“I think generally public outreach has to be thorough. Design can’t be predetermined. People have to feel like they have a say. Outreach is still huge. So there has to be flexibility, but there also has to be communication that with climate change there’s an immediacy that we need to act on,” he said.
“Let’s acknowledge that in L.A. when you take a lane people react viscerally like you’ve taken something away from them. But here we are looking at it, and I don’t see massive congestion.”
Venice Boulevard is back in people’s mind because of the city’s planned extension of the protected bike lane west to Lincoln Boulevard and east to La Cienega Boulevard. Some of that work has already been completed, and outreach is underway with a demonstration scheduled for the end of the month. Both candidates expressed support for the idea in general, but withheld from endorsing the plan as it is proposed. Darling did sound more positive of it overall.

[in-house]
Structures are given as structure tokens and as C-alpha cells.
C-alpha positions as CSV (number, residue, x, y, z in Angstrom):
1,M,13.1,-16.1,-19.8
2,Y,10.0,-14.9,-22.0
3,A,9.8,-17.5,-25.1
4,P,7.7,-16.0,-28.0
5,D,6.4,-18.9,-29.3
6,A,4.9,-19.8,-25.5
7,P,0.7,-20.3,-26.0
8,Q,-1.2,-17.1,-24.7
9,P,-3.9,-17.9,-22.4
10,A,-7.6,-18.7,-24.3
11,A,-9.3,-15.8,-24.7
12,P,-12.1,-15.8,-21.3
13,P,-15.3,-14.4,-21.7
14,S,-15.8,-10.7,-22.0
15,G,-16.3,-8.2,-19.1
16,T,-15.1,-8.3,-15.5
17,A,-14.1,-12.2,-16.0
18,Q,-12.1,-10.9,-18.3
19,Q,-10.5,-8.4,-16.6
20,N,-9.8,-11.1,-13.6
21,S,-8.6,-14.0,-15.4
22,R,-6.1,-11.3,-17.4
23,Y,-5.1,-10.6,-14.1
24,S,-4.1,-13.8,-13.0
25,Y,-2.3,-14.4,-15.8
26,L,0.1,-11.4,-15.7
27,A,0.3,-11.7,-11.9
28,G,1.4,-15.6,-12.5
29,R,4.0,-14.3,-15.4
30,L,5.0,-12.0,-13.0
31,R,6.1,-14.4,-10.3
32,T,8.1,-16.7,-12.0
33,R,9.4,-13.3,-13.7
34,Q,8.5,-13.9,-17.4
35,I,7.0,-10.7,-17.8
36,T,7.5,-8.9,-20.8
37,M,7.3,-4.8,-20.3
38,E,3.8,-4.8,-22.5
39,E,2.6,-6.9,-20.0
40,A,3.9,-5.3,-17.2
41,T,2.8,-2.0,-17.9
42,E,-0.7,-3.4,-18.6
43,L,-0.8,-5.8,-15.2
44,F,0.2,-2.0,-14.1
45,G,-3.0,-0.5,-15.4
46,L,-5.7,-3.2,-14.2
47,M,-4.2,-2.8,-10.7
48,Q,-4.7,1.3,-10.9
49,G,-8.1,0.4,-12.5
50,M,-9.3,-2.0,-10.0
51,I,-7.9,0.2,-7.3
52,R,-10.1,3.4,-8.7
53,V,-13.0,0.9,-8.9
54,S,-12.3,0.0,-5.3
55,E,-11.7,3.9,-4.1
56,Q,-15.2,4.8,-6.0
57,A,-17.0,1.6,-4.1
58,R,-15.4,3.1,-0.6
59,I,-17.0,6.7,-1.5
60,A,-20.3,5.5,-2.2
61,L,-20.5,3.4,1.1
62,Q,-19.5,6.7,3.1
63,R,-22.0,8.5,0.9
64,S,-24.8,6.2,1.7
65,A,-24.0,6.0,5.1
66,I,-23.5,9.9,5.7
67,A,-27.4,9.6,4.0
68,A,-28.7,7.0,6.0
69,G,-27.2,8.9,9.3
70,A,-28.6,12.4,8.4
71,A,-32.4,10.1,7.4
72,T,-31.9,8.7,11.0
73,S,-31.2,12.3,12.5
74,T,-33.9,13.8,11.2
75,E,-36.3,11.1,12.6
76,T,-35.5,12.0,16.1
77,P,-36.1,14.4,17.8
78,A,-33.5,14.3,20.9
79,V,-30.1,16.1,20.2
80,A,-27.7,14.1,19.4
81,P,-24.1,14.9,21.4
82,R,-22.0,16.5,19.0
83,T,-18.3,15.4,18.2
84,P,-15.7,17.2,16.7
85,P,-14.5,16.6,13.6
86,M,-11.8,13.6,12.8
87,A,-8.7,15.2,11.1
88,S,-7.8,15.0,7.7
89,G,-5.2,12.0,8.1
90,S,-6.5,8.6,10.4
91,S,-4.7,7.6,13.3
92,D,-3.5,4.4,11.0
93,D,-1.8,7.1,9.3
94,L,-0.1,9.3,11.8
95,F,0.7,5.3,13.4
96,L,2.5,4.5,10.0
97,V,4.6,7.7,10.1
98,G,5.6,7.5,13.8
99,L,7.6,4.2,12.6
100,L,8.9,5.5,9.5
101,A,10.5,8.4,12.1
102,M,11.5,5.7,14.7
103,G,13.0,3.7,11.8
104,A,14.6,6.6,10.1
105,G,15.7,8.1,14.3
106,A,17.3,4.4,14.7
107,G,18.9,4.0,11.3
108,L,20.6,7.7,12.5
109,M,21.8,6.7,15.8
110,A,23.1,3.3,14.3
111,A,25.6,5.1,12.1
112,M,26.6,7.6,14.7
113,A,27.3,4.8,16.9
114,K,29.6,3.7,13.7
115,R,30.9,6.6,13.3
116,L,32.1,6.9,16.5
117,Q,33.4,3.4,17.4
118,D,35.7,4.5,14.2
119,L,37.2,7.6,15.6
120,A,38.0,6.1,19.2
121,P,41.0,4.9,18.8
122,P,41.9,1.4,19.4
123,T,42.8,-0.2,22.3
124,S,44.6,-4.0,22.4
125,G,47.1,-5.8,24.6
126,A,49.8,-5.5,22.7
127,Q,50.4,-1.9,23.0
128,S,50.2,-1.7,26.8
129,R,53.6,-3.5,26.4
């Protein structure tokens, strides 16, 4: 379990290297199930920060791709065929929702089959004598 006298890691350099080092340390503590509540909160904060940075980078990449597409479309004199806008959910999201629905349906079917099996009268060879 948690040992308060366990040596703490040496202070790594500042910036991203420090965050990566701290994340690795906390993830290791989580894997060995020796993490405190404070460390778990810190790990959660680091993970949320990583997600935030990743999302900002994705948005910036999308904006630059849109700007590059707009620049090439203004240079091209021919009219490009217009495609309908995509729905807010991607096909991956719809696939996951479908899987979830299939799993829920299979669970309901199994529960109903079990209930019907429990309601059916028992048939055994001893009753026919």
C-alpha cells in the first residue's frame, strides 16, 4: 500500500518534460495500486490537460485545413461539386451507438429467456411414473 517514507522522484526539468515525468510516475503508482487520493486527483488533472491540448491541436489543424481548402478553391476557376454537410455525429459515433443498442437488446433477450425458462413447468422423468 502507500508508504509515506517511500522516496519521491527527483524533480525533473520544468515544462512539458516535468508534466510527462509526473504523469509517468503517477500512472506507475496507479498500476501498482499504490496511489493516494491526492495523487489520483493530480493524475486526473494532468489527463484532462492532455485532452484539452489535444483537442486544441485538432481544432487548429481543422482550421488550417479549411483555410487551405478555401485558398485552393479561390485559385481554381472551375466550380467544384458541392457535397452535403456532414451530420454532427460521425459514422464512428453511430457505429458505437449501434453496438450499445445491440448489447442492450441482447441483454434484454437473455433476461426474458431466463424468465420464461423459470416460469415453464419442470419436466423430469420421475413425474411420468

“Whether it’s all on one street or not I’m ambivalent about it. I do think we need an interconnected route all the way downtown. I haven’t seen the exact design of it. As I understand it, there are different models. That part I don’t have a strong opinion on, but it makes sense to continue this [gesturing to the protected lane],” continued Darling.
Park expressed concern that people living on, or near, Venice Boulevard weren’t being given enough opportunity to weigh in on the plan, and that ultimately it could lead to another protracted argument similar to the one that Mar Vista had/has over the Great Streets Project.